Climate Change Litigation – A Vehicle for Changing Corporation and State Behaviour?

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By Johanna Reichel, Second Year, LL.B. Programme.

With only nine years left until climate change becomes irreversible,[1] stopping or slowing it down becomes increasingly crucial every day. One judicial instrument among others to combat climate change is climate change litigation which is gradually perceived to change climate-related policy outcomes and corporate behaviour.

The most prominent case when talking about climate change litigation is Urgenda.[2]In this case, the Dutch Supreme Court ruled in favour of 900 citizens assisted by the Urgenda Foundation and ordered the government to reduce greenhouse gas emission (GHG) by at least 25% by the end of 2020.[3] This “show horse” of climate change litigation is an almost perfect example of invoking human rights to force States to act ‘greener’.

Climate change litigation cases, especially ones relying on human rights, are increasing.[4] When the defendant is the respective government, the claimants can rely on human rights. Especially the right to life[5] and the right to effective remedies[6] have been used more often strategically and successfully by NGO’s and individuals.

Urgenda paved the way for other individuals, such as Ashgar Leghari, a farmer in Pakistan, to hold their governments accountable via litigation. Mr Leghari challenged the Pakistani government for its failure to carry out core provisions of the National Climate Change Policy of 2012. He succeeded and the government was ordered to implement a climate adaption plan.[7]

In 2018, Colombia’s Supreme Court ordered the authorities to implement action plans to address deforestation in the Amazon,[8] another major cause of climate change. As the ‘lung of the world’, the Amazon Forest stores large amounts of carbon that would otherwise be released into the atmosphere and thereby increasing the world’s temperature.[9]

As demonstrated, climate change litigation is a tool to influence climate change law and policy. Nevertheless, as corporations are responsible for over 71% of global emissions,[10] holding them accountable is essential to stop climate change. However, as the provisions in the Human Right Charters are only addressed to public bodies, corporations cannot be held liable under them.[11] After failed attempts in the early 2000s,[12] the second wave of litigation rose with cases such as Huaraz Case[13] where Saúl Luciano Lliuya, a Peruvian farmer, is suing the German multinational energy company RWE in Germany to hold them accountable for their impact on climate change. He is basing his claim on the German Code of Civil procedure, yet the outcome must be awaited as SARS COVID-19 delayed the process.[14]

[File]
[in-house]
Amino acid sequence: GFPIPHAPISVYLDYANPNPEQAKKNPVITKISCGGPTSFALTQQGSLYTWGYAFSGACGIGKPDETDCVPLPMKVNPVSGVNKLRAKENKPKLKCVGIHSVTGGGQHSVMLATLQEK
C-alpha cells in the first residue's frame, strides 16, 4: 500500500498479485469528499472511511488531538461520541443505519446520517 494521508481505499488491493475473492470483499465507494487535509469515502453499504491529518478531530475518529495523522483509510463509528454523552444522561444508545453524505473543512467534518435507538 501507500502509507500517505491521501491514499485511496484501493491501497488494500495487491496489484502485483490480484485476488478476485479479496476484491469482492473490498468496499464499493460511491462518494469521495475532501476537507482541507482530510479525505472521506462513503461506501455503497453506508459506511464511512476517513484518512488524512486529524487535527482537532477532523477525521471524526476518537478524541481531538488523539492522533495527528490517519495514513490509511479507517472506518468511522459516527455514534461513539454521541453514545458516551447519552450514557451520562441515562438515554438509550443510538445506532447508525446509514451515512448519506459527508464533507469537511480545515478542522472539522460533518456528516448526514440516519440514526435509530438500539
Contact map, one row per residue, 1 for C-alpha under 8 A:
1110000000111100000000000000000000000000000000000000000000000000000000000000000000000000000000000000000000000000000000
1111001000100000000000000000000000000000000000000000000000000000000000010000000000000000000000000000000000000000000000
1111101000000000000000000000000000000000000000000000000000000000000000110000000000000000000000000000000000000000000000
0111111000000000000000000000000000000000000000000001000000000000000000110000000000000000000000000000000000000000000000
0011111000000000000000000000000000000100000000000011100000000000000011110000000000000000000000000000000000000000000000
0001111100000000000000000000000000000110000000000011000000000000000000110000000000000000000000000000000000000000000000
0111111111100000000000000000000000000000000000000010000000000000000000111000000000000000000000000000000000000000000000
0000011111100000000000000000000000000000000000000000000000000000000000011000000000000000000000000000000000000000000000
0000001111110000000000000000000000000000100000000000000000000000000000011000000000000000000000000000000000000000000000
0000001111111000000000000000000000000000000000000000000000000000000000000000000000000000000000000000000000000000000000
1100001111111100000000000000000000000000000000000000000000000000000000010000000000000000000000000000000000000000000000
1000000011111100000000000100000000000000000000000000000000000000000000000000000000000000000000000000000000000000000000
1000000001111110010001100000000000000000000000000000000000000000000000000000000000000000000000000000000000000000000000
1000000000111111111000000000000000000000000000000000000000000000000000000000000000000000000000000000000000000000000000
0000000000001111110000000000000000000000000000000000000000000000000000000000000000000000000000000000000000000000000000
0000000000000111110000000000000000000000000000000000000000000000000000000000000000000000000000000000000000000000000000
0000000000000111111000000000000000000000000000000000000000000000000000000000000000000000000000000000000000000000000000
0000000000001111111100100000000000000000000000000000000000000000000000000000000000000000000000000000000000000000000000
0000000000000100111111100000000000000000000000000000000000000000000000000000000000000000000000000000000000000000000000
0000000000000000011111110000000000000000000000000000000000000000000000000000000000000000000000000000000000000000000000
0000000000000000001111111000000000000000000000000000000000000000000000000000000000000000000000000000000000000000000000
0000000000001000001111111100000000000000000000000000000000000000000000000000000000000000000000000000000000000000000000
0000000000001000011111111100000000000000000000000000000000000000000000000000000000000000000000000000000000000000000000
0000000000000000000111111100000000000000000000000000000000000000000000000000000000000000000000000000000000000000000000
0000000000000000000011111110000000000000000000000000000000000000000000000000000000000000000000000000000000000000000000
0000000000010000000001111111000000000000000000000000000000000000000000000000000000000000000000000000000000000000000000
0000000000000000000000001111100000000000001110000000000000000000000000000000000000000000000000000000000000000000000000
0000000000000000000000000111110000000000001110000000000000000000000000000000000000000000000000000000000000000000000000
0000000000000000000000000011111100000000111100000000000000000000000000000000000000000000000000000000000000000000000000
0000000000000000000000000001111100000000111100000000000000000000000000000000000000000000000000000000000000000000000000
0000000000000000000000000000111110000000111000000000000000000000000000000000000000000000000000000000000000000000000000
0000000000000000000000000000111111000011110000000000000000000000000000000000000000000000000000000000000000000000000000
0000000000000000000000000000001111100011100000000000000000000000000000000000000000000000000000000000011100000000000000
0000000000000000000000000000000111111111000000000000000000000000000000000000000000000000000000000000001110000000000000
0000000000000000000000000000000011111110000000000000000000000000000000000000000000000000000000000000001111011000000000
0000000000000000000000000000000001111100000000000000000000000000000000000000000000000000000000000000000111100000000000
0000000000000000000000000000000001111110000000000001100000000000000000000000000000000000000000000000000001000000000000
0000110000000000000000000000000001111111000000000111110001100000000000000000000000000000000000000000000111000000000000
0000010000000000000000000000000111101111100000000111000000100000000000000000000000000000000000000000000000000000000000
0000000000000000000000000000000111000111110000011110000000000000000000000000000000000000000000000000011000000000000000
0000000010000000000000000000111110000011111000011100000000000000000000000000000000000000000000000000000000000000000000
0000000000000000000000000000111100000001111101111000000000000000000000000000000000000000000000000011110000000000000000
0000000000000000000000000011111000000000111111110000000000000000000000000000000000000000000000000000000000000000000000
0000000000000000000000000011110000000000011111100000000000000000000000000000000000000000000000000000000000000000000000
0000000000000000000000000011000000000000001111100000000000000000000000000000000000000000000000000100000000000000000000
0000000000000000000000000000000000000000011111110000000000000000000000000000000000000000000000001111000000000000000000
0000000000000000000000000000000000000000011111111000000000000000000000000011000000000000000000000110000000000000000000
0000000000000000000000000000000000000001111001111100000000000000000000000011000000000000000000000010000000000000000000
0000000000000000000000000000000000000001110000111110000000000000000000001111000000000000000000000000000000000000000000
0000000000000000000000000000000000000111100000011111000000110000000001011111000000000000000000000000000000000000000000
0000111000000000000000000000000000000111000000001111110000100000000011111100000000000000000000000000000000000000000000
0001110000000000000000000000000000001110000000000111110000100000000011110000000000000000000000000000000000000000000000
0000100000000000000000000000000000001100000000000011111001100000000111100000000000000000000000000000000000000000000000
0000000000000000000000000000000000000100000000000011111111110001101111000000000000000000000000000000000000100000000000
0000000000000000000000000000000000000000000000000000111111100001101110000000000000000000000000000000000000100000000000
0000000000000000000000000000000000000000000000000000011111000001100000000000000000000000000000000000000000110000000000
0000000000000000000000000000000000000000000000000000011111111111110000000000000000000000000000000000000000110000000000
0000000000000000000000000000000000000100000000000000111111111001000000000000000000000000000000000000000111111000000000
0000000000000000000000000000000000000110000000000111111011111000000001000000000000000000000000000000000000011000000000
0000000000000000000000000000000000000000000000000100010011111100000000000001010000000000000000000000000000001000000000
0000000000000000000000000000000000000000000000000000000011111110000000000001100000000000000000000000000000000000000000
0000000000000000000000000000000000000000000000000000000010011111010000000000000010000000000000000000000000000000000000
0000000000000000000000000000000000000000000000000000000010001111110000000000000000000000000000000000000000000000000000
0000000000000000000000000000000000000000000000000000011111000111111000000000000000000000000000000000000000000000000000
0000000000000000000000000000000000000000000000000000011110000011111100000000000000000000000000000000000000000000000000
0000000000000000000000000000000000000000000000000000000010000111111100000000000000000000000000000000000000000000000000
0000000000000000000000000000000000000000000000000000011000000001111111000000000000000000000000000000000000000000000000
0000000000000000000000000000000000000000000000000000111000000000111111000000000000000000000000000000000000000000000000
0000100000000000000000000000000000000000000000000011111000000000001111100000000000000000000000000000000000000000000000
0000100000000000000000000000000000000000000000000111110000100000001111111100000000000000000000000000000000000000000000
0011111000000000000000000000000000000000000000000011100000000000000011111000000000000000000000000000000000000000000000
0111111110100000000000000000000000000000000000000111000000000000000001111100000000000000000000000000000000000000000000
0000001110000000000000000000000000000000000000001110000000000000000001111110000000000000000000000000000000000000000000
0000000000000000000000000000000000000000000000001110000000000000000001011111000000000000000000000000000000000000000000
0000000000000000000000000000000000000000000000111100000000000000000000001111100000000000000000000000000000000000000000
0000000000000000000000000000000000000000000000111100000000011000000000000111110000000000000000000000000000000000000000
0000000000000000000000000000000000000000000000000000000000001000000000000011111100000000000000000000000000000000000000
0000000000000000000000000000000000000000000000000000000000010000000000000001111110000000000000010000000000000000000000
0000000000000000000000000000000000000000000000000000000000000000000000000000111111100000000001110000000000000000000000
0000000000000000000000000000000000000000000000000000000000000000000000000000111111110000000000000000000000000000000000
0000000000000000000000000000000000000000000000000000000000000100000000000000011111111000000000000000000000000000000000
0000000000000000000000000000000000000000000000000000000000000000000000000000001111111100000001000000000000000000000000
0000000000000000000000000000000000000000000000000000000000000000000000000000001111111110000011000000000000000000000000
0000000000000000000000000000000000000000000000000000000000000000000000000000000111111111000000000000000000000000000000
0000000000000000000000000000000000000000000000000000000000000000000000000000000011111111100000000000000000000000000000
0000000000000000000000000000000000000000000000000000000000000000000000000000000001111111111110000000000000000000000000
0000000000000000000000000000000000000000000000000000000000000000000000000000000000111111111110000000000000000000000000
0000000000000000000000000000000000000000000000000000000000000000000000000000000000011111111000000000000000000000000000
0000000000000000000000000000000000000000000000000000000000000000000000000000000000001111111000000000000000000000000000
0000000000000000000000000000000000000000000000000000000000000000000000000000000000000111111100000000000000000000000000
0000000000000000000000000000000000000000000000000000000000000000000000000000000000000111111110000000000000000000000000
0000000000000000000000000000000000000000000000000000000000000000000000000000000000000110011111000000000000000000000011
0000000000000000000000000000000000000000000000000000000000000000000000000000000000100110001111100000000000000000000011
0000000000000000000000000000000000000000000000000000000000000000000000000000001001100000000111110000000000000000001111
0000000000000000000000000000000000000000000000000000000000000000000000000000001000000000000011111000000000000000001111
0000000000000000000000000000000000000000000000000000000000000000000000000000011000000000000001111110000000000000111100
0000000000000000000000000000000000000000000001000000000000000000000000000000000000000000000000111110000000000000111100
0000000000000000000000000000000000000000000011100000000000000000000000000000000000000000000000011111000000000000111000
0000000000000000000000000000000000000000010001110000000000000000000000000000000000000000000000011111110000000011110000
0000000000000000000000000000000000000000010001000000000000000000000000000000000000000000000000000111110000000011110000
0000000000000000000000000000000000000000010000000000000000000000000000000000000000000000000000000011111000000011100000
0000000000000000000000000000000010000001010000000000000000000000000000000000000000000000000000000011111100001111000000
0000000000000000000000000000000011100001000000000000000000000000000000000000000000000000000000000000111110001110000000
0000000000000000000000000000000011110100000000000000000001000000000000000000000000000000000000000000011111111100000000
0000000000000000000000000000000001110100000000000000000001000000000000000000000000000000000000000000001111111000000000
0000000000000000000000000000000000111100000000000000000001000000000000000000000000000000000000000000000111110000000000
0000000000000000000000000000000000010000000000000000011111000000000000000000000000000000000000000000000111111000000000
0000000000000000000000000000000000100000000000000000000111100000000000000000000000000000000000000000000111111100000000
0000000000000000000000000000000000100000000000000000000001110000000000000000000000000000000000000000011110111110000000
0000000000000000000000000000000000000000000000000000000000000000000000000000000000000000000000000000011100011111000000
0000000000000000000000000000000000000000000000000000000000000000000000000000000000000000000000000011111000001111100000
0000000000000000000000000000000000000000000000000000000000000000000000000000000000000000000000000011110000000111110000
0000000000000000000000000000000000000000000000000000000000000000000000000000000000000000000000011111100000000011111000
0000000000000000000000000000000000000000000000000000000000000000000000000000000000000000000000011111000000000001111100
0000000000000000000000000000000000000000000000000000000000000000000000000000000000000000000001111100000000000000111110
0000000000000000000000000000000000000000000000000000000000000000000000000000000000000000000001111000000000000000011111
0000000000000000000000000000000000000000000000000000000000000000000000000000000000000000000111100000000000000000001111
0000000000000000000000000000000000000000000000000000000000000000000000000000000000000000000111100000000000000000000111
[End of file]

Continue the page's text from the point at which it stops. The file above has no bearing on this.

The precedent for climate change litigation against corporations was recently set in Milieudefensie v Shell.[15] In May 2021, Shell was ordered to cut their GHG by 2030 by 45%.[16] Relying on the Urgenda precedent and the fact that Shell’s GHG was twice as high as the Netherland’s, the court permitted the claim under the European Convention on Human Rights.[17]

Despite the fact that courts do not always rule in favour of the environment, corporations can be influenced to act ‘greener’ due to media coverage. ExxonMobile, for example, misled the public about climate change’s potential business risks to rationalize their behaviour by funding climate change denial front groups and spreading disinformation about climate science.[18] Despite winning the case, the subsequent public and financial scrutiny damaged their reputation, and their credit rating was downgraded.[19] In conclusion, climate change litigation is accurately seen as a tool to influence climate change policies and corporate behaviour. However, cases such as Urgenda and Milieudefensie, while demonstrating an ideal outcome, are rare and must be built upon. Milieudefensie, in particular, needs to be further observed as Shell will undoubtedly appeal the decision. Nevertheless, even unsuccessful cases can drive climate change action long term as public awareness is raised through media attention and a broad public discussion is forced.


[1] General Assembly, Only 11 Years Left to Prevent Irreversible Damage from Climate Change, Speakers Warn during General Assembly High-Level Meeting (28 March 2019) < https://www.un.org/press/en/2019/ga12131.doc.htm> accessed 18 May 2021

[2] Supreme Court of the Netherlands, 20 December 2019, ECLI:NL:HR:2019:2007, English translation ECLI:NL:2019:2007

[3]’Climate Case – Urgenda’ (Urgenda, 2019) <https://www.urgenda.nl/en/themas/climate-case/> accessed 18 May 2021;  Supreme Court of the Netherlands, 20 December 2019, ECLI:NL:HR:2019:2007, English translation ECLI:NL:2019:2007

[4] Elisa de Wit, Sonali Seneviratne and Huw Calford, ‘Climate Change Litigation Update’ (Nortonrosefulbright.com, 2020) <https://nortonrosefulbright.com/en/knowledge/publications/7d58ae66/climate-change-litigation-update> accessed 24 May 2021